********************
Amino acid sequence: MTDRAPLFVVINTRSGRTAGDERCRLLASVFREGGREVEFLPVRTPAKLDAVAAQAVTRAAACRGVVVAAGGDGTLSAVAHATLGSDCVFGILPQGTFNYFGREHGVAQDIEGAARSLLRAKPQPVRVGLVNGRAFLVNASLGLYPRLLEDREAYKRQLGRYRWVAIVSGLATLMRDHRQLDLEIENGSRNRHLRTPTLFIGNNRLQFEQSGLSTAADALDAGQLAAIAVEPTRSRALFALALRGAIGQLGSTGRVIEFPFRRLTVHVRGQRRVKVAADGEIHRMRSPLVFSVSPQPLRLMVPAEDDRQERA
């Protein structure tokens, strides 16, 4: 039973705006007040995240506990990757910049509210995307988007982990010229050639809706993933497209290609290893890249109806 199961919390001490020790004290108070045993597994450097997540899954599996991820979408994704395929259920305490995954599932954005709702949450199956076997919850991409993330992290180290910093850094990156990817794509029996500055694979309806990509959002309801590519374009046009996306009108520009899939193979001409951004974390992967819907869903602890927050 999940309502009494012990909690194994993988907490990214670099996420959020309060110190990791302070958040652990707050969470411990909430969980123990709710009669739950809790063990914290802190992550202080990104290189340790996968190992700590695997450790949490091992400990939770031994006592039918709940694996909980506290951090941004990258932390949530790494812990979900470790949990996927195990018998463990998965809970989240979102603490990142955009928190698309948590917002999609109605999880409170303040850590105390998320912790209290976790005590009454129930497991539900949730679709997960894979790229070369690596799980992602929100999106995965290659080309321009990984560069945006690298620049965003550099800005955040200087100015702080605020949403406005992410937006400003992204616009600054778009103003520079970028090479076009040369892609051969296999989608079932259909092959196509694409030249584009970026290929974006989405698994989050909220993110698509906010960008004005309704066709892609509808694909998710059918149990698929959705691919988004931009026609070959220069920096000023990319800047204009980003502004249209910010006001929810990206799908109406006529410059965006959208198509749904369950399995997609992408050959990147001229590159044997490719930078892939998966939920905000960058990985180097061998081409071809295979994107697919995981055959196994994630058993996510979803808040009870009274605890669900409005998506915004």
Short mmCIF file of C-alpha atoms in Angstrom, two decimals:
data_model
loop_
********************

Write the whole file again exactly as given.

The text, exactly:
Amino acid sequence: MTDRAPLFVVINTRSGRTAGDERCRLLASVFREGGREVEFLPVRTPAKLDAVAAQAVTRAAACRGVVVAAGGDGTLSAVAHATLGSDCVFGILPQGTFNYFGREHGVAQDIEGAARSLLRAKPQPVRVGLVNGRAFLVNASLGLYPRLLEDREAYKRQLGRYRWVAIVSGLATLMRDHRQLDLEIENGSRNRHLRTPTLFIGNNRLQFEQSGLSTAADALDAGQLAAIAVEPTRSRALFALALRGAIGQLGSTGRVIEFPFRRLTVHVRGQRRVKVAADGEIHRMRSPLVFSVSPQPLRLMVPAEDDRQERA
């Protein structure tokens, strides 16, 4: 039973705006007040995240506990990757910049509210995307988007982990010229050639809706993933497209290609290893890249109806 199961919390001490020790004290108070045993597994450097997540899954599996991820979408994704395929259920305490995954599932954005709702949450199956076997919850991409993330992290180290910093850094990156990817794509029996500055694979309806990509959002309801590519374009046009996306009108520009899939193979001409951004974390992967819907869903602890927050 999940309502009494012990909690194994993988907490990214670099996420959020309060110190990791302070958040652990707050969470411990909430969980123990709710009669739950809790063990914290802190992550202080990104290189340790996968190992700590695997450790949490091992400990939770031994006592039918709940694996909980506290951090941004990258932390949530790494812990979900470790949990996927195990018998463990998965809970989240979102603490990142955009928190698309948590917002999609109605999880409170303040850590105390998320912790209290976790005590009454129930497991539900949730679709997960894979790229070369690596799980992602929100999106995965290659080309321009990984560069945006690298620049965003550099800005955040200087100015702080605020949403406005992410937006400003992204616009600054778009103003520079970028090479076009040369892609051969296999989608079932259909092959196509694409030249584009970026290929974006989405698994989050909220993110698509906010960008004005309704066709892609509808694909998710059918149990698929959705691919988004931009026609070959220069920096000023990319800047204009980003502004249209910010006001929810990206799908109406006529410059965006959208198509749904369950399995997609992408050959990147001229590159044997490719930078892939998966939920905000960058990985180097061998081409071809295979994107697919995981055959196994994630058993996510979803808040009870009274605890669900409005998506915004």
Short mmCIF file of C-alpha atoms in Angstrom, two decimals:
data_model
loop_